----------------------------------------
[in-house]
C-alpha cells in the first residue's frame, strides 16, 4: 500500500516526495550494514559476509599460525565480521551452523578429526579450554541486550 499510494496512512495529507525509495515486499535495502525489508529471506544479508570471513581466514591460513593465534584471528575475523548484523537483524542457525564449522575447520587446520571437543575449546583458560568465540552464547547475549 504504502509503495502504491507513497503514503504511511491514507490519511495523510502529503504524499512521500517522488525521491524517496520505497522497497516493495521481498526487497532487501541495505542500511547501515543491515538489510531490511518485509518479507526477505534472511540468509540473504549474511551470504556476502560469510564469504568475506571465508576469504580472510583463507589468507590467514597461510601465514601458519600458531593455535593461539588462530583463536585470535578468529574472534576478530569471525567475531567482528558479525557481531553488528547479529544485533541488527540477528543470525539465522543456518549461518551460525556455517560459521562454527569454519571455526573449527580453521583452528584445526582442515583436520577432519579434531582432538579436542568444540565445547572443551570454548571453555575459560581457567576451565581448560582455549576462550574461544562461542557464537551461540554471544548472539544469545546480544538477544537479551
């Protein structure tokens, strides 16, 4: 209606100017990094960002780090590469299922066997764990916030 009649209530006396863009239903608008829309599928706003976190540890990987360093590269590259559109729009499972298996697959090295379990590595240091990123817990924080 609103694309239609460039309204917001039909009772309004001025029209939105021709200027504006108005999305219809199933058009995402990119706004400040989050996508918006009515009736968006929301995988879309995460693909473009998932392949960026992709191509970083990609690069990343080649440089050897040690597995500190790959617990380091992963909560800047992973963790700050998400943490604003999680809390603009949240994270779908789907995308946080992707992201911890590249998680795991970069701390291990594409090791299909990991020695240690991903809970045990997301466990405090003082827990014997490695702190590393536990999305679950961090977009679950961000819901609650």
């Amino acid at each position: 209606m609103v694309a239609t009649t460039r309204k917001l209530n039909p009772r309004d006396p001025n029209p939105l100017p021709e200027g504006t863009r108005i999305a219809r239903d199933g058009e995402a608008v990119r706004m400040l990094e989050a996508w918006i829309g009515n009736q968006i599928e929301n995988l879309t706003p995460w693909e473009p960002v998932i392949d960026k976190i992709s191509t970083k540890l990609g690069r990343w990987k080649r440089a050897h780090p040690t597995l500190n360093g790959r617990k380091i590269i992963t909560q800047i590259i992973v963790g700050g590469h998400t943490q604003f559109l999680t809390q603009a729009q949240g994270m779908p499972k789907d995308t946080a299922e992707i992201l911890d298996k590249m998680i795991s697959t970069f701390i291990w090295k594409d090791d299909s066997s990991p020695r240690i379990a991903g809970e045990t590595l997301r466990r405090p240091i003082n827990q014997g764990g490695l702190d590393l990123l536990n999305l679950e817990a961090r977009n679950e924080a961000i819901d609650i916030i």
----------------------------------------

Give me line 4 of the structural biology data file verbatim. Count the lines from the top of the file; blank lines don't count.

């Amino acid at each position: 209606m609103v694309a239609t009649t460039r309204k917001l209530n039909p009772r309004d006396p001025n029209p939105l100017p021709e200027g504006t863009r108005i999305a219809r239903d199933g058009e995402a608008v990119r706004m400040l990094e989050a996508w918006i829309g009515n009736q968006i599928e929301n995988l879309t706003p995460w693909e473009p960002v998932i392949d960026k976190i992709s191509t970083k540890l990609g690069r990343w990987k080649r440089a050897h780090p040690t597995l500190n360093g790959r617990k380091i590269i992963t909560q800047i590259i992973v963790g700050g590469h998400t943490q604003f559109l999680t809390q603009a729009q949240g994270m779908p499972k789907d995308t946080a299922e992707i992201l911890d298996k590249m998680i795991s697959t970069f701390i291990w090295k594409d090791d299909s066997s990991p020695r240690i379990a991903g809970e045990t590595l997301r466990r405090p240091i003082n827990q014997g764990g490695l702190d590393l990123l536990n999305l679950e817990a961090r977009n679950e924080a961000i819901d609650i916030i």